This is, of course, very early in the post-election transition. The new legislature in Taiwan will not take office until February 1. More importantly, the new president will not be inaugurated until May 20, by which time his appointments and inaugural address will provide a greater indication of the tack that Lai Ching-te will be taking in cross-Strait relations, while the mainland response will provide some indication of change—if there is any.

A mural featuring President-elect Lai Ching-te and Vice President-elect Hsiao Bi-khim. Photo by Julia Famularo.

Focusing on the ideology of Taiwan’s newly elected leader to gain insights into possible sources of change can be misleading. The more important development that might affect the cross-Strait situation is not a change in Taiwan’s policy, but rather changes in the nature of its policy-making structure. Following the election, for the first time, parliamentary power has been divided between three parties with no major party having a majority. A relatively small party—led by an ambitious but charismatic figure who is often vague about his policies—could make the difference. This legislature has little experience with coalition politics and will be challenged—as will the new president seeking support for his policies through negotiation with said legislature.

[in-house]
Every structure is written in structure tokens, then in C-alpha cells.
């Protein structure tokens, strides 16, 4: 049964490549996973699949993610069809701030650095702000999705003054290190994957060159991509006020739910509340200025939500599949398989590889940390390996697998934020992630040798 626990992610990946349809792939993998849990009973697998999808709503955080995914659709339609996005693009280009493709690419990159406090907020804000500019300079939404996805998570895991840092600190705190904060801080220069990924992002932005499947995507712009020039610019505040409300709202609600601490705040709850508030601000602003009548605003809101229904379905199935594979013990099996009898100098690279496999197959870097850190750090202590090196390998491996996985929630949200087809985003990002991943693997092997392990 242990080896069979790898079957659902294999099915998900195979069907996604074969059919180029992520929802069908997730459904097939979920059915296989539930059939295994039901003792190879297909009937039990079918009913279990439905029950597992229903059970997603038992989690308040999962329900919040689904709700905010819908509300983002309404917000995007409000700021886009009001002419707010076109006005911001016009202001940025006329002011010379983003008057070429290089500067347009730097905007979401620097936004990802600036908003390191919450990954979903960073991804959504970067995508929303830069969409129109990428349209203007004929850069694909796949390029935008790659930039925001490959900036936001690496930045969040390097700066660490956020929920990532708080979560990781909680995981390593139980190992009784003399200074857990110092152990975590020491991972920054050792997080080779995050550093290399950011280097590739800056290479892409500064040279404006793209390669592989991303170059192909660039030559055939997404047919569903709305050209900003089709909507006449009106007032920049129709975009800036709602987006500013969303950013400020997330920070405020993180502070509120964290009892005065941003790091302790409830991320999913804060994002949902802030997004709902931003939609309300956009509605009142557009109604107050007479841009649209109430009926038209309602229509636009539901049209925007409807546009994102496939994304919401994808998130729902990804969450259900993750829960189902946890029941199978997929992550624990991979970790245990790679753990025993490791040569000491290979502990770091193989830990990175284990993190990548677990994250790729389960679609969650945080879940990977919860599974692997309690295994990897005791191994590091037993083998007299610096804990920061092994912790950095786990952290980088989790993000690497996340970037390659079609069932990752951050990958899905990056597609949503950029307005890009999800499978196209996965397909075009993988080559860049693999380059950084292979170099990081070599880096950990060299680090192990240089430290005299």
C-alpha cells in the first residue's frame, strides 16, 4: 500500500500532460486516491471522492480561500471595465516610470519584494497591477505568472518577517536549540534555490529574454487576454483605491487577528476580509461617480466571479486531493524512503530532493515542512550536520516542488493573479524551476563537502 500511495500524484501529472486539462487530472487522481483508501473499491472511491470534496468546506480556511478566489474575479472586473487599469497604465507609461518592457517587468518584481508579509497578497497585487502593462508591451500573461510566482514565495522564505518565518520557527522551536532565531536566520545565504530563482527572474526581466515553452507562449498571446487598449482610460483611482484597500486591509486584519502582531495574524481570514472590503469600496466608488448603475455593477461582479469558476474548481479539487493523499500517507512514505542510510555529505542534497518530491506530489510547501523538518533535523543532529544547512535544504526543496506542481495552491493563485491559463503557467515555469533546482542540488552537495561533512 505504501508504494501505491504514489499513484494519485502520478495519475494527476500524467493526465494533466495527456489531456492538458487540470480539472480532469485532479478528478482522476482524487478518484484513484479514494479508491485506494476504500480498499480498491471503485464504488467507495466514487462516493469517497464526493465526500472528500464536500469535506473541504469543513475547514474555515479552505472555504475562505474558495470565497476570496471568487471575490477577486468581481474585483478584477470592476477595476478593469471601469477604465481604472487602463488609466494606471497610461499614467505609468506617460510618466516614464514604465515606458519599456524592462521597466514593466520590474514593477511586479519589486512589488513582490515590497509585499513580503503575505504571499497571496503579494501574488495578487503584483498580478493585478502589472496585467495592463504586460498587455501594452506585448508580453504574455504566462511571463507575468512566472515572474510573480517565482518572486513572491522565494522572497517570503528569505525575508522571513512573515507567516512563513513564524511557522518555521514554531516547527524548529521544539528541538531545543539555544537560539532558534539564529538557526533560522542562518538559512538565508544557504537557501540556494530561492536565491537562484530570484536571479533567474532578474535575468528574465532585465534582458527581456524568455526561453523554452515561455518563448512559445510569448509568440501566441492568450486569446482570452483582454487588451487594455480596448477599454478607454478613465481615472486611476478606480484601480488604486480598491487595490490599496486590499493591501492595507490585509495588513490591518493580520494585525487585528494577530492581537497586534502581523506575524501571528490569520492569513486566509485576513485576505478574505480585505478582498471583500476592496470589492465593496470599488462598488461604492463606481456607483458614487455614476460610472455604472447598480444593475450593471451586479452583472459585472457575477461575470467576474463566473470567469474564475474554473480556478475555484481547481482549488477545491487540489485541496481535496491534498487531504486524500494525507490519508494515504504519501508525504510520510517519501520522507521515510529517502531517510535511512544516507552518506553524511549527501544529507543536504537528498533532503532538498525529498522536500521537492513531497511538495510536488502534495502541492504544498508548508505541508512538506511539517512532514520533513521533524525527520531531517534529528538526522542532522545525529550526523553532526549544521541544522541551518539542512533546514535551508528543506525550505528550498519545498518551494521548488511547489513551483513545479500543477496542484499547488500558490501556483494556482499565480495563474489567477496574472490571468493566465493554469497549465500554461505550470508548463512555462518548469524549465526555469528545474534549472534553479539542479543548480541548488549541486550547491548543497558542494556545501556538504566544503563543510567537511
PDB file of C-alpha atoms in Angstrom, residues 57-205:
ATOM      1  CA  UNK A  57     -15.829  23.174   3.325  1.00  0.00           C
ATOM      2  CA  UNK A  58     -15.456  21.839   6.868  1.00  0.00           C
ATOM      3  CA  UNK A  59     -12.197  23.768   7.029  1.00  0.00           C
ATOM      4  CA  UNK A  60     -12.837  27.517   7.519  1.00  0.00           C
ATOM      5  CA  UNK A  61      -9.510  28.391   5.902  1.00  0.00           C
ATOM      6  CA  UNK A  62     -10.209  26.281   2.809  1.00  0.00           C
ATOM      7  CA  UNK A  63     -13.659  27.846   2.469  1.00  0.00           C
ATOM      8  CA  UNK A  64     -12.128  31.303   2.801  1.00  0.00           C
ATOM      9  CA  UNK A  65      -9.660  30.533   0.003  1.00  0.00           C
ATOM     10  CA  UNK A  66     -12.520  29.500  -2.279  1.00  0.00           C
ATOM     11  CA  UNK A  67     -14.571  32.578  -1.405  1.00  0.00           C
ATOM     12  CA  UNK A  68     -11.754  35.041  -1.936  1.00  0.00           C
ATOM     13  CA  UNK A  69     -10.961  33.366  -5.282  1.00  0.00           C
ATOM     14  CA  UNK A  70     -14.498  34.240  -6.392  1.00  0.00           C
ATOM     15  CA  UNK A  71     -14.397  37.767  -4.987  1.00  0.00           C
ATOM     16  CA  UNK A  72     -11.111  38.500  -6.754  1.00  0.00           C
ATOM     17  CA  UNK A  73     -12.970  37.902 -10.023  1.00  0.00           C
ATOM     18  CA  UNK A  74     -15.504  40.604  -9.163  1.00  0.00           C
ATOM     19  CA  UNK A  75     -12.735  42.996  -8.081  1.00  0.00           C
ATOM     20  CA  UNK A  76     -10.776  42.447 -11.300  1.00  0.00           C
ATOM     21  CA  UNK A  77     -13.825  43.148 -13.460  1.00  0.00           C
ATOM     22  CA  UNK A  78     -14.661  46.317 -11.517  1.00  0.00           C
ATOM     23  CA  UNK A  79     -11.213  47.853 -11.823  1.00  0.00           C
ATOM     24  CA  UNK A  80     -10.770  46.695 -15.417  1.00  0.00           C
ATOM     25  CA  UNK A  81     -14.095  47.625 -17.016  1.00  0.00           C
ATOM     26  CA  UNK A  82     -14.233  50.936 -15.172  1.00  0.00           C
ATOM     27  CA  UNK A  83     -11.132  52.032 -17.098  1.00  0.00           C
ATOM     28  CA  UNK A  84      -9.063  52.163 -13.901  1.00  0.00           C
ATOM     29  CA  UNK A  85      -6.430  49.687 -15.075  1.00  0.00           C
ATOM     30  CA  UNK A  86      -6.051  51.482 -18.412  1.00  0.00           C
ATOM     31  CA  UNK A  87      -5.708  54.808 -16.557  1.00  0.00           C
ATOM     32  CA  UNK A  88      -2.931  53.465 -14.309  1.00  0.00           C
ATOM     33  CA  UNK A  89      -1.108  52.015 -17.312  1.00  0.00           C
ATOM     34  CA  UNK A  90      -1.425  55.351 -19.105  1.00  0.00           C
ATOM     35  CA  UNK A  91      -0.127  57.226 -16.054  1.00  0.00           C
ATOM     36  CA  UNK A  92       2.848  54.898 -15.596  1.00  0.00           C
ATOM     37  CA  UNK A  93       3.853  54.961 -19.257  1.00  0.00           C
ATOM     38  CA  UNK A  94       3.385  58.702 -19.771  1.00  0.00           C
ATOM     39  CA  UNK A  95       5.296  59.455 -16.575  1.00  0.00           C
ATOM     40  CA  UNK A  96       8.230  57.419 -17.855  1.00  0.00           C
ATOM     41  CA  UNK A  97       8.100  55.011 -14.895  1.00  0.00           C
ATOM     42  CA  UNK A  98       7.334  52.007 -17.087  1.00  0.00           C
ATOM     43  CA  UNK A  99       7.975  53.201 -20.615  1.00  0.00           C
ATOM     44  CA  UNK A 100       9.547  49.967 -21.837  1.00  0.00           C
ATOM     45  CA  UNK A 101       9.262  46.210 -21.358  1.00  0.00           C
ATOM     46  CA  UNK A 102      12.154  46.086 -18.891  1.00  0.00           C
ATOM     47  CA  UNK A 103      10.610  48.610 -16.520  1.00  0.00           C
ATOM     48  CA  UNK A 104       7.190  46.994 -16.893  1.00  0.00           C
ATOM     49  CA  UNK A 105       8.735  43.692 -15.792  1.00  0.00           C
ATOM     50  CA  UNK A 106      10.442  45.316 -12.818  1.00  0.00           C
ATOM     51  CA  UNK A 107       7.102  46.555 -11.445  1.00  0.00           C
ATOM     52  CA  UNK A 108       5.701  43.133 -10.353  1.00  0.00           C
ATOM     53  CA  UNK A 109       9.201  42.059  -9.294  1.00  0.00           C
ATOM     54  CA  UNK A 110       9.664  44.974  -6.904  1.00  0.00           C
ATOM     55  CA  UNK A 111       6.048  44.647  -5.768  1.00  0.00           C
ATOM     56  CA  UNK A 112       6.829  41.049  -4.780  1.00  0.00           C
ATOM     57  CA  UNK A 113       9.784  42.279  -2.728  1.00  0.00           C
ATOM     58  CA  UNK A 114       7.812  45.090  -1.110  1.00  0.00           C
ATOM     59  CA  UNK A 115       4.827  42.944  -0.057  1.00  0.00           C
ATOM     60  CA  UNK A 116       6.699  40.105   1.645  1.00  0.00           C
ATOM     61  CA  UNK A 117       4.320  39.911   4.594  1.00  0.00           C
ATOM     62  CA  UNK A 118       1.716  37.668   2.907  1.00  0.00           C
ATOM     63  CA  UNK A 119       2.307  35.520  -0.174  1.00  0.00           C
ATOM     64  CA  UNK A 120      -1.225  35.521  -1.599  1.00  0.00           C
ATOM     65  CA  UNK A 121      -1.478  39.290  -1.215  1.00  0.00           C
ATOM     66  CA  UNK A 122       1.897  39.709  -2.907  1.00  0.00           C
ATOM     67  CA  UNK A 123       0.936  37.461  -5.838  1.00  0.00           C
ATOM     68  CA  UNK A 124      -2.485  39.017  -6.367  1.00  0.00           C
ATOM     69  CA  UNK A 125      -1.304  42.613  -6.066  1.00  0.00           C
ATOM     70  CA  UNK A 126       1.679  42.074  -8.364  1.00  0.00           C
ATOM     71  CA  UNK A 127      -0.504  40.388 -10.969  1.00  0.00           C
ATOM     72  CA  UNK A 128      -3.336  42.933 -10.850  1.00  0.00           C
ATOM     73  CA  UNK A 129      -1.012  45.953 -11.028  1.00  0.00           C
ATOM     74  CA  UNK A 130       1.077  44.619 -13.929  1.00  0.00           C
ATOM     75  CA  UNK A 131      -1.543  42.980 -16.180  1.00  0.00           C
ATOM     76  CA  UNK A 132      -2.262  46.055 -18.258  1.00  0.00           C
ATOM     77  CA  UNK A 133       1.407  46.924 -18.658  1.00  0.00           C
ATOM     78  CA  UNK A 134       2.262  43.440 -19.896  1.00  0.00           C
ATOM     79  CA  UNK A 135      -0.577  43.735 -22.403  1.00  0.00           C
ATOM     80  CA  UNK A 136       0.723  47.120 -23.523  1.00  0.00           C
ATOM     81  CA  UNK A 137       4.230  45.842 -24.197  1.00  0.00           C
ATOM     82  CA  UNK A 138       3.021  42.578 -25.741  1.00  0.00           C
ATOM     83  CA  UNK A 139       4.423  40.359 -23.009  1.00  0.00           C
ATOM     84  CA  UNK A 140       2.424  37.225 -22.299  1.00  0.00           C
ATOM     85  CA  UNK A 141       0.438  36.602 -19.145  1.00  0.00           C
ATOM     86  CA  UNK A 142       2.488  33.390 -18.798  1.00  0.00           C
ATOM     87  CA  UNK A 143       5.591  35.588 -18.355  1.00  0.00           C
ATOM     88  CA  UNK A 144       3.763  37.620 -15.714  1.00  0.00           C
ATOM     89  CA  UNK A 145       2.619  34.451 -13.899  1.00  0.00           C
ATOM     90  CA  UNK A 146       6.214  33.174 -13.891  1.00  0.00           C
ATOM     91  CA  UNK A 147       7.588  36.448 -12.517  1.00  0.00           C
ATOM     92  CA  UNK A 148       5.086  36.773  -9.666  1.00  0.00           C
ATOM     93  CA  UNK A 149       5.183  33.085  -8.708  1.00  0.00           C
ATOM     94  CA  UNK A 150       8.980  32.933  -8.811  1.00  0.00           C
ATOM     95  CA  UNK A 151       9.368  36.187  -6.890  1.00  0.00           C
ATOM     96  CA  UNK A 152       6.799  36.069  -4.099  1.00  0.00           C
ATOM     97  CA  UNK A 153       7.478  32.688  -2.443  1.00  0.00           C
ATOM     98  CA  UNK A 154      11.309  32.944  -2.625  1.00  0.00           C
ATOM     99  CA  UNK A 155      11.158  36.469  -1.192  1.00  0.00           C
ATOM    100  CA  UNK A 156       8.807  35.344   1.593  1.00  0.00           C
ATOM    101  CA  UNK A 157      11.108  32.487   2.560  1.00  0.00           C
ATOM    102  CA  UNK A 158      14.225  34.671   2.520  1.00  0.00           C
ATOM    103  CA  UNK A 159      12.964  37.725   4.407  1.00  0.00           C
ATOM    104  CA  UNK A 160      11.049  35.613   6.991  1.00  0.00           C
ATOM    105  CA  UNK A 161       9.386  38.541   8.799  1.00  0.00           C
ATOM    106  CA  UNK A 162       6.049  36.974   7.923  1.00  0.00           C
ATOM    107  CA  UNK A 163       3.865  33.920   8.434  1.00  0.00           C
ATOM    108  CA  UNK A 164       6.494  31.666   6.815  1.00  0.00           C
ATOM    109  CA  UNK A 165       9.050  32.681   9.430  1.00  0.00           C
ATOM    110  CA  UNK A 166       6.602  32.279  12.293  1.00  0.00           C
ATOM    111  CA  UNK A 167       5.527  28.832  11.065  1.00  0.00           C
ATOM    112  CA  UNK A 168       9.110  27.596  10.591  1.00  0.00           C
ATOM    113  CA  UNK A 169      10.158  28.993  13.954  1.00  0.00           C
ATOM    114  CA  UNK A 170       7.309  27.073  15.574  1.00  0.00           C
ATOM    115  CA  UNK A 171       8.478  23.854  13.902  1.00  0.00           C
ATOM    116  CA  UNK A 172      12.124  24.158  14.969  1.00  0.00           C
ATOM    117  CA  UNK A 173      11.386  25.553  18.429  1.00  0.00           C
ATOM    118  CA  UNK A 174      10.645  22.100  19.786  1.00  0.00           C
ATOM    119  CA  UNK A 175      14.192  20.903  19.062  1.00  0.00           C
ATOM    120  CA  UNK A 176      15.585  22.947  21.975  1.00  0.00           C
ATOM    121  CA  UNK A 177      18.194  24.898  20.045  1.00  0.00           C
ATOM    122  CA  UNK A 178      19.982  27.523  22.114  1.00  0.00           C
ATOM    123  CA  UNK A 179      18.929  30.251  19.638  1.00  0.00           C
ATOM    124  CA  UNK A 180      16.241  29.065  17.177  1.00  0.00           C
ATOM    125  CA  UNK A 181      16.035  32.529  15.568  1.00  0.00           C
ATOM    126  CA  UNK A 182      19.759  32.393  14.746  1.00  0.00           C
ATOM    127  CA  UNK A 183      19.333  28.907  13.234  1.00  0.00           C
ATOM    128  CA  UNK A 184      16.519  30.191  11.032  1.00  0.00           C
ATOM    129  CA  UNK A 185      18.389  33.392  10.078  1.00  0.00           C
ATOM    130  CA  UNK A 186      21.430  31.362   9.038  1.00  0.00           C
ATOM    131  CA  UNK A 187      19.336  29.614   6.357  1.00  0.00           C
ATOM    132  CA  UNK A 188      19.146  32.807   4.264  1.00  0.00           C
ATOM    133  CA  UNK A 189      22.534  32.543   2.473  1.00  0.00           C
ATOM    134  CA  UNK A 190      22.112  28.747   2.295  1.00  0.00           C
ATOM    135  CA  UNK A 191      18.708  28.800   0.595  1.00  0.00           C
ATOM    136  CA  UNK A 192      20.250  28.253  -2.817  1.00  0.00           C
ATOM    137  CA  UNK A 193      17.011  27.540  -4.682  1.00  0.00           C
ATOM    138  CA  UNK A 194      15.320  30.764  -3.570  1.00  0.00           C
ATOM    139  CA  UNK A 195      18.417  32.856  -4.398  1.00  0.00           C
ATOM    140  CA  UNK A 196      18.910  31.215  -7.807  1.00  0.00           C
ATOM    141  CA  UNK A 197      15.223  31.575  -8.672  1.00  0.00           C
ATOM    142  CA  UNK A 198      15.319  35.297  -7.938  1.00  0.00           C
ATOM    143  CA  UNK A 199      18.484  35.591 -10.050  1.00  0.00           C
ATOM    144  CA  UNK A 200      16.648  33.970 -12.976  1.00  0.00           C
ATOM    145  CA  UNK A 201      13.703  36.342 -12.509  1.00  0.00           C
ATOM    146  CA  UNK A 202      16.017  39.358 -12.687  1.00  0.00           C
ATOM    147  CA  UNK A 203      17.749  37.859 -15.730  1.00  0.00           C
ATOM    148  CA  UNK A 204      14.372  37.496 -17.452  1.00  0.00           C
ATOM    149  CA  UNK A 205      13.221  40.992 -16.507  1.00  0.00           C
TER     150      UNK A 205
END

It may be too early to judge the direction of the new government in Taiwan, but it is certainly not too early to speculate on how that policy will be made and what effect it might have on the substance of Taiwan’s future cross-strait policy.

This is not the first time in post-authoritarian Taiwan that different parties controlled the presidency and the legislature; it occurred during Chen Shui-bian’s presidency from 2000-2008. Of course, the president has considerable influence in dealing with the legislature. The constitution vests great power in the president, rather than the legislature, in terms of authority over the premier and her/his cabinet, while at the same time lodging responsibility for cross-Strait relations with the president.

Past experience has indicated deference to the president. However, during the Chen Shui-bian administration, a divided government complicated important items such as budgeting for arms purchases, affecting cross-Strait relations and relations with the United States. One can expect greater difficulties when an administration that failed to get 50% of the vote is forced to deal with a legislature where power is divided three ways, as well as the possibility that an empowered legislature would play a more active role in shaping cross-strait policy.